Morgan Stanley: Investors Needs To Understand Something Else The Russian Offensive May Bring About

By Michael Zezas, Head of Public Policy Research at Morgan Stanley

“There are decades where nothing happens, and there are weeks where decades happen.”

          – Vladimir Lenin

While I certainly don’t count myself a fan of Lenin, I have to admit that he grasped the way that changes in geopolitics can shift from a crawl to a sprint in the twinkling of an eye. He’d likely identify the actions of his native Russia over the past two weeks as one of those catalyzing moments. And while focus is rightfully on their terrible humanitarian toll, investors would also do well to understand something else this offensive may bring about: an acceleration of ‘slowbalization’, with clear implications for how global governments, corporates, and consumers allocate resources going forward.

Consider some of the apparent results of the invasion of Ukraine:

  • A more unified ‘West’ than we’ve seen in nearly a generation: Poker players will recognize the upshot of the invasion as a ‘hammer bluff’ gone wrong. The Russian government may have assumed that Western nations were too disorganized and too inward looking to respond with forceful sanctions and substantial support for Ukraine. They appear to be wrong, given the coordinated actions that seemed unlikely just a few weeks ago. These include sanctioning Russia’s central bank, Germany abandoning its policy of not exporting weapons to conflict zones, and Turkey cutting off Russian military access to the Black Sea. Russia may ultimately achieve regime change in Ukraine, but at the cost of rekindling Western unity and risking its own long-term economic isolation.
  • An incomplete China-Russia partnership: While many investors commented to us that the bilateral ‘Olympic communiqué’ meant a clear bloc was forming, the past two weeks have seen some daylight appear between the countries, with China’s message on Ukraine focused on a negotiated solution. Surely China is still interested in the possibility of partnering with Russia in an economic bloc that rivals the West (i.e., one world, two value chains, payment systems, etc.). But China may prefer to play the long game, viewing global stability as supportive of its economic ascendancy and growing geopolitical bargaining power. Russia’s actions suggest that it did not similarly see time as on its side. This dynamic, plus other wedge issues (i.e., India) risk keeping the Sino-Russian relationship skewed more toward convenience than alliance.
  • A potential acceleration of ‘slowbalization’: These points seem to underscore that global powers have de facto realized the limits of globalization. To put it in investment terms, powers are acting like we’re beyond the efficient frontier on the trade-off between GDP and security. That’s the message I see from Europe’s embrace of tough sanctions, which implicitly risk higher energy costs in return for security. The US is doing the same by, among other things, limiting its semiconductor exports business and potentially promoting the development of an alternative global payments system. It’s all part of the ‘slowbalization’ and ‘multipolar world’ policy playbooks we first highlighted a few years ago. Then it was mostly US led and incremental, but now it is accelerating.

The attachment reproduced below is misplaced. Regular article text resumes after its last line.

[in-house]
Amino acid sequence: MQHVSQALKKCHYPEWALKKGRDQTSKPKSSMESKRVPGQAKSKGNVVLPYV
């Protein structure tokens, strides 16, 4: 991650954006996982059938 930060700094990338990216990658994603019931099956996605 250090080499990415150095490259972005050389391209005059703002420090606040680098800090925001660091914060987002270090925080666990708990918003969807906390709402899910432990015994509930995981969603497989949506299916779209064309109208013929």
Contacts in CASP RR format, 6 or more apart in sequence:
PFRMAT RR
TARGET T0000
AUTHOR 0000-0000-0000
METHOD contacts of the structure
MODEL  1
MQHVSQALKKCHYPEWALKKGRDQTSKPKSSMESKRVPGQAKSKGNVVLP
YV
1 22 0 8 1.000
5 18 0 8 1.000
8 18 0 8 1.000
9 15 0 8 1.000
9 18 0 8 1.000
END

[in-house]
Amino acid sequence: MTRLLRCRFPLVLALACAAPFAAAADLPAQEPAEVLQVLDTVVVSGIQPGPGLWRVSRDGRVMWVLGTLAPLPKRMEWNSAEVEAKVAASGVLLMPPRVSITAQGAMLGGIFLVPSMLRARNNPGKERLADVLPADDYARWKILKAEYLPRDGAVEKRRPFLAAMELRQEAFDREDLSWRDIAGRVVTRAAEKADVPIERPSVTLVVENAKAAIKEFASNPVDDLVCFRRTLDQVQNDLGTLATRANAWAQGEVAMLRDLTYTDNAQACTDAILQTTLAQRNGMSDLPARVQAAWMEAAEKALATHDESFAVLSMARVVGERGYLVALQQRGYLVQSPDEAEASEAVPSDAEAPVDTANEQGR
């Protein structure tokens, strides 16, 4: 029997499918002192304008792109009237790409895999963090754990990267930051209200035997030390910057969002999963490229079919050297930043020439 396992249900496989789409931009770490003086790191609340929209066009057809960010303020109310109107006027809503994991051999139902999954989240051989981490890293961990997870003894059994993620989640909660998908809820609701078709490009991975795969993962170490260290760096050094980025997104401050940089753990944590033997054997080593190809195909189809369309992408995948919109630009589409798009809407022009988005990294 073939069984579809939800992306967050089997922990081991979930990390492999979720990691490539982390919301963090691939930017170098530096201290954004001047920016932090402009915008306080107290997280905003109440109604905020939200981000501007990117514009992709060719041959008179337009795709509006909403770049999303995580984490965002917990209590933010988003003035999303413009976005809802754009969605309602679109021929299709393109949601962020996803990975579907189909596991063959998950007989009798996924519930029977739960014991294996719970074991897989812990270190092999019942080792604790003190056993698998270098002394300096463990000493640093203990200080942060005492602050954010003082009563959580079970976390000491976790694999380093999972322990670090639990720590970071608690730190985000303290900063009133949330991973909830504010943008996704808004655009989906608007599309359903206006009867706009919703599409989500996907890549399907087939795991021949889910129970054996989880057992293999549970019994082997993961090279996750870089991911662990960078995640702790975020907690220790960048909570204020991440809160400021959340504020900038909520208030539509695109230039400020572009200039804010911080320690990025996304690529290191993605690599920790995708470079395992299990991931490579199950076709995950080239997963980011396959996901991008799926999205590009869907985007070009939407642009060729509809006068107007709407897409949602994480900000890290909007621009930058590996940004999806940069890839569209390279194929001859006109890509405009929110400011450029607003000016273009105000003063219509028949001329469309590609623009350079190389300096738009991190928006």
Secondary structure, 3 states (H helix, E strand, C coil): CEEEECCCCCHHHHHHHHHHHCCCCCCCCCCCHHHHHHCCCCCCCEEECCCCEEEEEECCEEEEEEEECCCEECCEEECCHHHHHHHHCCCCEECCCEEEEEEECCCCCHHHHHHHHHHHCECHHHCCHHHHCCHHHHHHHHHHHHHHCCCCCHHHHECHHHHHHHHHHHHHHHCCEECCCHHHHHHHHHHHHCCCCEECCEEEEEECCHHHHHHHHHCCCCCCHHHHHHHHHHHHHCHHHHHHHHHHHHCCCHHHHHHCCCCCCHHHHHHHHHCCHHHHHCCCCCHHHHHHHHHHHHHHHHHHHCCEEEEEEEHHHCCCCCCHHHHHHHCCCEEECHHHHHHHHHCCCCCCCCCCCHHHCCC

For investors trying to look beyond the short term, that last point is crucial – we may see a rapid rewiring of the global economy consistent with slowbalization: The preferences revealed by the world’s reaction to the Ukraine crisis are compatible with the creation of economic spheres where supply and tech chains are insulated from geopolitical concerns. While this has myriad potential market implications, we see the following most clearly:

  • Amped-up investment in defense and cybersecurity: The US has long pressed its NATO allies to boost their defense spending, in vain. But in response to Russia’s actions, Germany announced that it will increase its defense spending to 2% of GDP, in line with the 2006 NATO agreement. We see other countries following suit, with our colleagues estimating the potential for an extra US$60 billion annually in defense spending within NATO. The defense and software sectors could be key beneficiaries. Further down the road, this could also be a step toward more coordinated fiscal action by Europe in general, with broader macro implications.
  • Elevated commodity costs for a time: Russia and Ukraine are key producers of several metal, energy, and agricultural commodities. While sanctions on Russian banks were designed to permit payments for various commodities, there are still restrictions on and disruptions to their transport. Consider oil, where supply was already tight. With Russia producing 10% of the world’s oil, it’s not surprising that global oil inventories have declined. Hence, our colleagues see the price of a barrel of oil remaining above US$100 and resulting potential for the oil E&P sector to outperform.
  • Elevated supply chain costs for a time: While many multinationals were already investing in geographically diversifying their supply chains in the wake of US/China trade tensions, recent events may accelerate this trend. Sanctions, and Russia’s response to them, included fresh non-tariff barriers and capital controls. This may remind corporate decision-makers of the jurisdictional risks in emerging markets. That could add to cost pressures, underscoring our equity strategy team’s view that earnings estimates may be too high and, accordingly, equity markets overall may remain choppy, even as the sectors we note above could outperform.

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